This is the potential that each of us have inside.  Greatness waiting to be discovered and unleashed.

“The greater danger for most of us lies not in setting our aim too high and falling short; but in setting our aim too low, and achieving our mark.” –Michelangelo

Some questions to end on:

  1. Where do you get your self-worth from?  Do you believe you have potential and beauty inside?
  2. Do you have eyes to see greatness in other people?  Are you helping to unlock and unleash it?
  3. Is there a situation in your life that looks like trash?  Are you willing to take the time it needs to turn it for good?

What other lessons do you see in this art?


The most complete vacation packing list in the galaxy

vacation repost pool

Have you ever arrived to your vacation spot only to be missing a crucial item?  It is more than a hassle.  It’s a distraction, annoyance, and frustration.  I am a frequent culprit of forgetting things for trips, especially toiletries.  One time I led a cabin of guys at a camp through an obstacle course wearing Tretorns and yoga pants.  But that’s a story for another time.  Don’t be unprepared.  Onward.


  1. Passport/ID/license/credit cards
  2. Electronic devices AND chargers
    1. Ipad charger, car phone charger
    2. I have one of those little mophies that will charge my cell phone 2 whole charges. Just in case I am stranded somewhere and the phone is dead.
  3. Marpac noise machine (I like white noise, especially when rooming with someone—more often than not you will get someone who snores like a banshee)
  4. Toiletries – check or carry-on (I have 2 different pre-prepared toiletry kits—one for check and one for carry-on)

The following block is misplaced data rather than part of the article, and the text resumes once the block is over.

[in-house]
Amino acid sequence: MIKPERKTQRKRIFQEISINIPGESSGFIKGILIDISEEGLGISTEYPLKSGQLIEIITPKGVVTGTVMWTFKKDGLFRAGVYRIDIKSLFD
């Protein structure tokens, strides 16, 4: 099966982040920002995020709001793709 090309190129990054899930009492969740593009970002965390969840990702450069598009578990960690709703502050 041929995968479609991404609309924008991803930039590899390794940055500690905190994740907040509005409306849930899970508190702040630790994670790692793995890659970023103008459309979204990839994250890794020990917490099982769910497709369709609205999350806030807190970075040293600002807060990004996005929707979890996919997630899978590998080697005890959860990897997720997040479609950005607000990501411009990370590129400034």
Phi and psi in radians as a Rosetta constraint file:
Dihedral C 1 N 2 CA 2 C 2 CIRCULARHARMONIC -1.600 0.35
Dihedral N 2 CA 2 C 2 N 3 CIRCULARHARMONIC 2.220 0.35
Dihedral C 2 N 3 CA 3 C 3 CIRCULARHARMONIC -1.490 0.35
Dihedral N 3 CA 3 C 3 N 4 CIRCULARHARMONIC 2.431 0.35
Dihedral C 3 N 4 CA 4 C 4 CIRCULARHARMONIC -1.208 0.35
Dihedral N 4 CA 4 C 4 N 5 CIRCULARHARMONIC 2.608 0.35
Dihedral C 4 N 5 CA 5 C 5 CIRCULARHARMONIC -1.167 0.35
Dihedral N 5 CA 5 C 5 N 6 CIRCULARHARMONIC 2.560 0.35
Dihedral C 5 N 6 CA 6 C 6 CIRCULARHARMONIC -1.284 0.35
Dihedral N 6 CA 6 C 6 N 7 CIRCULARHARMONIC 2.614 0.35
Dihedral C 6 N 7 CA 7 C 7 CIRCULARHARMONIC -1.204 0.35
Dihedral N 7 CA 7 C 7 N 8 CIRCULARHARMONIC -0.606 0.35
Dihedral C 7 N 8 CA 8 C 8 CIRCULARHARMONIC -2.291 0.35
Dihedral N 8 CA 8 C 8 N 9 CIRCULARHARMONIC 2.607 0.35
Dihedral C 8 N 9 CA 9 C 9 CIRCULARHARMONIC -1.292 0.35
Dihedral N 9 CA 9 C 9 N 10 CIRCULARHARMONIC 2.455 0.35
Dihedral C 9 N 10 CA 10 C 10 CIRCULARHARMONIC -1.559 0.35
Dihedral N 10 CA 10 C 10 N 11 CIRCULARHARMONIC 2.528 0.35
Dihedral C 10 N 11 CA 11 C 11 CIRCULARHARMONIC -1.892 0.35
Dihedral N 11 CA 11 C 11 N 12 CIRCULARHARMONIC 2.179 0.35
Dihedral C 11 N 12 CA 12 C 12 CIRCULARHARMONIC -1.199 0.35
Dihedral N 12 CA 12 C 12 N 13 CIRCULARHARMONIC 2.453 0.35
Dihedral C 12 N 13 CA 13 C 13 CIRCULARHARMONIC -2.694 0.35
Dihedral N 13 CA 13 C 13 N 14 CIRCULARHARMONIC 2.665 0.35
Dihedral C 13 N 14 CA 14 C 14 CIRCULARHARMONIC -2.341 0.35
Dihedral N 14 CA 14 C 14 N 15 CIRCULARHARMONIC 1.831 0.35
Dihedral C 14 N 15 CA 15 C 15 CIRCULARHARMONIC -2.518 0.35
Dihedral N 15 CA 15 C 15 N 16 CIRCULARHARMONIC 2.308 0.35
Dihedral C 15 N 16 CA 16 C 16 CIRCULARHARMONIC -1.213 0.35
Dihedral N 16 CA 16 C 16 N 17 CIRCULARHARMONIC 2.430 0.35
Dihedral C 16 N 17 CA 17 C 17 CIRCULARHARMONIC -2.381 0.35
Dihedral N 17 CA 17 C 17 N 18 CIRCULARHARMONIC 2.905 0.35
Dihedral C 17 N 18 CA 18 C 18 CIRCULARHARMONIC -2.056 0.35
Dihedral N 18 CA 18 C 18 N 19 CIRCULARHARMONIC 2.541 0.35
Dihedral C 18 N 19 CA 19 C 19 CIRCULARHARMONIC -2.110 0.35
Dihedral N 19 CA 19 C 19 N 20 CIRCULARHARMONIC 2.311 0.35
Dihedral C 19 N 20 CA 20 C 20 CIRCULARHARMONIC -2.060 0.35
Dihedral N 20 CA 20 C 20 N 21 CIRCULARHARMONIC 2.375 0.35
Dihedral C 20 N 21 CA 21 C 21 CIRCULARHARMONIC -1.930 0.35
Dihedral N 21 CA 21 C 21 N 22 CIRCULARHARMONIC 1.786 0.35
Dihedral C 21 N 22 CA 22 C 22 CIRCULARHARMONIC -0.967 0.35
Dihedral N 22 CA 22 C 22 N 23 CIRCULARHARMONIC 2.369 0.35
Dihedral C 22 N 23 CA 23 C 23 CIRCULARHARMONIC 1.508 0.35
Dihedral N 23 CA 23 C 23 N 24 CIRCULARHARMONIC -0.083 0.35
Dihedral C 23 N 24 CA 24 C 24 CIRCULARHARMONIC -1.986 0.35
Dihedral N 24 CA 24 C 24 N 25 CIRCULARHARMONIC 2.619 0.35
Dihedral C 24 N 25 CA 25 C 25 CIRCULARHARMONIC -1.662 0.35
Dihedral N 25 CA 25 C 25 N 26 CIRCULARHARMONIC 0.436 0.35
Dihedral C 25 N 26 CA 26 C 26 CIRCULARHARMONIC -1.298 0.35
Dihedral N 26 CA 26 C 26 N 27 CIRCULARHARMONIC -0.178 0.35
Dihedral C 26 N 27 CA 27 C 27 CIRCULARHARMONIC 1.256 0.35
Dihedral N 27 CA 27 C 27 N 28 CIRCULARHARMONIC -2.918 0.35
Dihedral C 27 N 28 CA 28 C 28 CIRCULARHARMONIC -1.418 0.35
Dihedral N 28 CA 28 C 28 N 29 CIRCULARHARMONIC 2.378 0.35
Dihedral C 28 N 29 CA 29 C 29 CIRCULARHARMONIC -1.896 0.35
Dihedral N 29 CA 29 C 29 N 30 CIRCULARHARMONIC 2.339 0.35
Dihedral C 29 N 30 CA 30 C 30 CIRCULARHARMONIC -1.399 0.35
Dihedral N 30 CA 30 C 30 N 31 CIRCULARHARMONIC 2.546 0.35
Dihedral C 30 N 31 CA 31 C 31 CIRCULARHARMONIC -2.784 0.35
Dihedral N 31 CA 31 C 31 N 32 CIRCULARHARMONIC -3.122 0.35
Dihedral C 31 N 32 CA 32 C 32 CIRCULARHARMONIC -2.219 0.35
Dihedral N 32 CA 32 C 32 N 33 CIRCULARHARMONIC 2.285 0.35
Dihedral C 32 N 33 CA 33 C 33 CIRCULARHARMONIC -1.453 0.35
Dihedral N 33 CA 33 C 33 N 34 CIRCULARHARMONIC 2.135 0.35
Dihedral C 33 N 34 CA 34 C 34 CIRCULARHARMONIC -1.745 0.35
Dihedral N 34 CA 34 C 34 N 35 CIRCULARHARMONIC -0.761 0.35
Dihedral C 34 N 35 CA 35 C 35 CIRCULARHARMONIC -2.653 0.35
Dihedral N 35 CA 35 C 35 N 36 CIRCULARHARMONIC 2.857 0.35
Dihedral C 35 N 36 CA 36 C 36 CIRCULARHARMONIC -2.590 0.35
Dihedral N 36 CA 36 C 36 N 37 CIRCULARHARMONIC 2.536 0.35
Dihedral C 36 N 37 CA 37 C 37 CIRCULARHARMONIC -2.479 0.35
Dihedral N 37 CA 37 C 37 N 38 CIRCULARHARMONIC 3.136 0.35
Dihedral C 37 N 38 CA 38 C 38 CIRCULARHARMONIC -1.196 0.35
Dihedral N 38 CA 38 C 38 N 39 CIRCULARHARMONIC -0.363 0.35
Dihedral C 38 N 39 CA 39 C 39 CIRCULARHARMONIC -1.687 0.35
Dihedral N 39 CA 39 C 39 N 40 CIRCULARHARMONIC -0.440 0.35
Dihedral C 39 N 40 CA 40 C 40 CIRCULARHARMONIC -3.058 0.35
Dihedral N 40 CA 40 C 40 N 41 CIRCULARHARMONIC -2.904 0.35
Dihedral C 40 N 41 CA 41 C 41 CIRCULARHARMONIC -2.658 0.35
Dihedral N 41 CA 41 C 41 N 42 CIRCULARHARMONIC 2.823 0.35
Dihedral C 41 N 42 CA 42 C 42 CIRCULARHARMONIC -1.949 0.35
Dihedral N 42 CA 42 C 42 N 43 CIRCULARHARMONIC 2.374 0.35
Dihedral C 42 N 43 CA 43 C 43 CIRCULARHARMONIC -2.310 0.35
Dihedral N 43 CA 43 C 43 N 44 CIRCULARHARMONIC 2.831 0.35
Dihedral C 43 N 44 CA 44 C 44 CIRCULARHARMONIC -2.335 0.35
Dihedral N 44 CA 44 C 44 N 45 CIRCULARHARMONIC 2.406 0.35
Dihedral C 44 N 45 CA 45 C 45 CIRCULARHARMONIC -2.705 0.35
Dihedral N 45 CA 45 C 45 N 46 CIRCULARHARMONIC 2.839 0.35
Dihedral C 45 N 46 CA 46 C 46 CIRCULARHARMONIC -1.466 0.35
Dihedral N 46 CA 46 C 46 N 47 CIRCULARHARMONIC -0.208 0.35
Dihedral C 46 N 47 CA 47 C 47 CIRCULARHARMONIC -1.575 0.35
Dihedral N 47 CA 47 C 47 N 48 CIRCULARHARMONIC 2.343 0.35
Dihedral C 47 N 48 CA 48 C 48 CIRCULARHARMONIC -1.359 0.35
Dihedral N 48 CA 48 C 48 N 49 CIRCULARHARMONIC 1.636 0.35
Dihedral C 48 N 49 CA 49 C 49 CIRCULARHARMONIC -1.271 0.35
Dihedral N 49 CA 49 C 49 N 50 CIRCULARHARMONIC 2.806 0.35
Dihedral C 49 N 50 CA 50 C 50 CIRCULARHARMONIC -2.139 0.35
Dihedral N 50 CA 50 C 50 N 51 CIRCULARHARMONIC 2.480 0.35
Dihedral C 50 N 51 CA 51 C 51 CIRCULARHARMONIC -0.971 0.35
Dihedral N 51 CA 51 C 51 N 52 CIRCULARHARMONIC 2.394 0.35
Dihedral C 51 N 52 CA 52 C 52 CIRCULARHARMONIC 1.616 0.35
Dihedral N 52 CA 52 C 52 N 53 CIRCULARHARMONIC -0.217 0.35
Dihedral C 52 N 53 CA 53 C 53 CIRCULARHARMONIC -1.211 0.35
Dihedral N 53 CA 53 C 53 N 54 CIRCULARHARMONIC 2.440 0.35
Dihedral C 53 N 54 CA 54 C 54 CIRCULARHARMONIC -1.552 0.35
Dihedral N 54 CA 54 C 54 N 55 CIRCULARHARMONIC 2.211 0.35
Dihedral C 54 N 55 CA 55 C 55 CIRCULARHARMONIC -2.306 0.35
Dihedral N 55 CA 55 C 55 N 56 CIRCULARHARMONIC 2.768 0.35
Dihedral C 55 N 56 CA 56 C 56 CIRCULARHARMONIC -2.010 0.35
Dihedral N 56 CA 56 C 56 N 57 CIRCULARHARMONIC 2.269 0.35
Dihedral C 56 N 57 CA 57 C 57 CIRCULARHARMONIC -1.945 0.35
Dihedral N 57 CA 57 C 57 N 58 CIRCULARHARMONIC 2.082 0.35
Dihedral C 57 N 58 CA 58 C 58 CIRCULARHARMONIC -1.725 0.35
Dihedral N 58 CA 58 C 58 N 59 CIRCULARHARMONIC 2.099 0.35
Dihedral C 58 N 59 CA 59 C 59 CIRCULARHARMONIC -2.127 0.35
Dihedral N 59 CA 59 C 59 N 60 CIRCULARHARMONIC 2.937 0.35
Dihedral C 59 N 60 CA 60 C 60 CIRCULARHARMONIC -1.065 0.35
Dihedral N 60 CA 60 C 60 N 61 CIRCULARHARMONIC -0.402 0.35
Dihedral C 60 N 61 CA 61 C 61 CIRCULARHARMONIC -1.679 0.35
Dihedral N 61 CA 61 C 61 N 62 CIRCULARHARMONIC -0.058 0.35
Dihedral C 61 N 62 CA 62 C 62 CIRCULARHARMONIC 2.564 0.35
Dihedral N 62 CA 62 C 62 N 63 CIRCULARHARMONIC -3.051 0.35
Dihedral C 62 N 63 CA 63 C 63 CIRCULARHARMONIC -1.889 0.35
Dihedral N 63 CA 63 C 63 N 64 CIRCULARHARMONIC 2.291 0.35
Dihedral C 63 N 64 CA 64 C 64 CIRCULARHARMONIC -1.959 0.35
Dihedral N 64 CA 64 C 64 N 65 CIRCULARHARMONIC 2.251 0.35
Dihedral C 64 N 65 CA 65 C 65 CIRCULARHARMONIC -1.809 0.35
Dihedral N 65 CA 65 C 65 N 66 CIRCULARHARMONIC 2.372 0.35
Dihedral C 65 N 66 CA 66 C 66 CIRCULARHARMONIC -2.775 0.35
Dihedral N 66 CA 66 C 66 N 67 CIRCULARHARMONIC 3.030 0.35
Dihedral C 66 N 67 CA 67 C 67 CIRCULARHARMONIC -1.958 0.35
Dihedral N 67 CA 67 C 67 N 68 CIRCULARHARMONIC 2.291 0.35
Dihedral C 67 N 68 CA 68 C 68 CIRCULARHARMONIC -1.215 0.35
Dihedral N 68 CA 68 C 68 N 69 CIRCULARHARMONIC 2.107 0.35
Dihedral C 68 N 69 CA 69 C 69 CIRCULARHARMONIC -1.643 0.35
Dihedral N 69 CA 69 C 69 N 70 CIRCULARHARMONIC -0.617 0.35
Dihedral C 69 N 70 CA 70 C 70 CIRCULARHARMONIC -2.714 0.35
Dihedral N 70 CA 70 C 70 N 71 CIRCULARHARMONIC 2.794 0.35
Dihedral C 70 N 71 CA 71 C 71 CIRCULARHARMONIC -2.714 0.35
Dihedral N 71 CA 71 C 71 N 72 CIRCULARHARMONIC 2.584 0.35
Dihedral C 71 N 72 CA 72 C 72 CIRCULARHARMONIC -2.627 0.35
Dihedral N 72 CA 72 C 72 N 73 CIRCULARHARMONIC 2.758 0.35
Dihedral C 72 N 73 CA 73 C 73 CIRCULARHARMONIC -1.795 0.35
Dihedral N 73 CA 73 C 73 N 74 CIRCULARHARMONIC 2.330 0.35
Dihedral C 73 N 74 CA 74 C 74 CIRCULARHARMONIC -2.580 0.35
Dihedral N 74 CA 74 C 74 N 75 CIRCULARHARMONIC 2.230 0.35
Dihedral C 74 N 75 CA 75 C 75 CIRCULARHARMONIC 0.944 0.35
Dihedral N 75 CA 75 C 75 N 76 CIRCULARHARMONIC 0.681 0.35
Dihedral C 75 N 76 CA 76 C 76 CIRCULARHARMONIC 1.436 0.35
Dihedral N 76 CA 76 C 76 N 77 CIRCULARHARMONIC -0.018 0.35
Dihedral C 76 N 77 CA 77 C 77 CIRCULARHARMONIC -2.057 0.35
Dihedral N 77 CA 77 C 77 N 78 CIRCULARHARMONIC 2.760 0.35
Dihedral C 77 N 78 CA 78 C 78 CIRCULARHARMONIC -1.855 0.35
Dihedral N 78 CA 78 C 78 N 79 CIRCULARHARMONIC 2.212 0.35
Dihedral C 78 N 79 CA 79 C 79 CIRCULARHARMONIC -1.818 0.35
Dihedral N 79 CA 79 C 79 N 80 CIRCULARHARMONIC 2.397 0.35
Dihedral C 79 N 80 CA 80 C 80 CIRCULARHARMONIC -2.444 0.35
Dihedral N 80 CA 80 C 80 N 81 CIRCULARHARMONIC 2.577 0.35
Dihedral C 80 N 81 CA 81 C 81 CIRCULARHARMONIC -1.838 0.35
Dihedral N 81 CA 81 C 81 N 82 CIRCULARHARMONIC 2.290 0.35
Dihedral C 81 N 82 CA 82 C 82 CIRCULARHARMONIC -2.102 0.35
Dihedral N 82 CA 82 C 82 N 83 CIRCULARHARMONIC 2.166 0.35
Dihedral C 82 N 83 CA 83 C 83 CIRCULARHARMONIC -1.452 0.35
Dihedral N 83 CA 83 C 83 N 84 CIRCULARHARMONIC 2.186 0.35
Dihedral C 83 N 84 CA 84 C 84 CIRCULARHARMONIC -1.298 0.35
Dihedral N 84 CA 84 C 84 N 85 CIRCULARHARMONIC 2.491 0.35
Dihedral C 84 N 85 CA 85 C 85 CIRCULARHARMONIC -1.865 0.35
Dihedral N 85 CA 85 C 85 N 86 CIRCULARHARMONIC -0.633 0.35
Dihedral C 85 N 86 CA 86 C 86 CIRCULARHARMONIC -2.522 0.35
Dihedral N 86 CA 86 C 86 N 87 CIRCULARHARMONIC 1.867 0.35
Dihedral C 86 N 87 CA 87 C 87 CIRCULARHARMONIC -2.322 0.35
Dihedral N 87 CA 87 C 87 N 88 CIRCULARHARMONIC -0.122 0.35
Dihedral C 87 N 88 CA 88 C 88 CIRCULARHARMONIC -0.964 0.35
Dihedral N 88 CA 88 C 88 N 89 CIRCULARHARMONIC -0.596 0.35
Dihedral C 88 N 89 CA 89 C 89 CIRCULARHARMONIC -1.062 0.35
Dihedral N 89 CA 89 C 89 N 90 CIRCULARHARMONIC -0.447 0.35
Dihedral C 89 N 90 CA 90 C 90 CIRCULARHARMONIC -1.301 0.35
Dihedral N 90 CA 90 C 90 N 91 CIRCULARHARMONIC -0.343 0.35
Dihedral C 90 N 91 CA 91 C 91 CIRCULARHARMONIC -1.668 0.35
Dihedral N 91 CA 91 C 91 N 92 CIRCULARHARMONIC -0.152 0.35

1. If you are really responsible all liquids in ziplocks in case of breakage or spillage.
  5. Medication
  6. House key
  7. Trash bag for dirty clothes
  8. Water bottle
  9. Travel Alarm clock (I don’t like to sleep next to my phone because I will surf aimlessly instead of going to bed).
  10. iPod (Yes I am one of the few who still use an iPod for exercise.  You might want it for running—especially if you are going to the beach, you may not want to run with your phone and get it all sandy)


  1. Boxers
  2. Undershirts
  3. Socks-athletic and dress
  4. Pijamas
  5. Jeans
  6. Shirts
  7. Pants
  8. Shorts
  9. Sweater
  10. Dressy outfit? Church or meeting?
  11. Belt(s)
  12. Running or workout gear/shoes
  13. Sweatshirt
  14. Swimsuit?
  15. Jacket?/Rain coat?
  16. Dress shoes/Flip flops

For Flights:

  1. Eyemask
  2. Ambien (or Jack Daniels minis)
  3. Earplugs
  4. Travel pillow

Maybe?/Other miscellaneous stuff

  1. Aux cord
  2. Retainer (don’t laugh, it’s a mouth guard for grinding)
  3. Tickets (airline, concert, sporting event, etc.)
  4. Contacts/solution
  5. Extra pair of glasses
  6. Night light or small flash light
  7. Cigars (you should try them–they are celebratory and relaxing)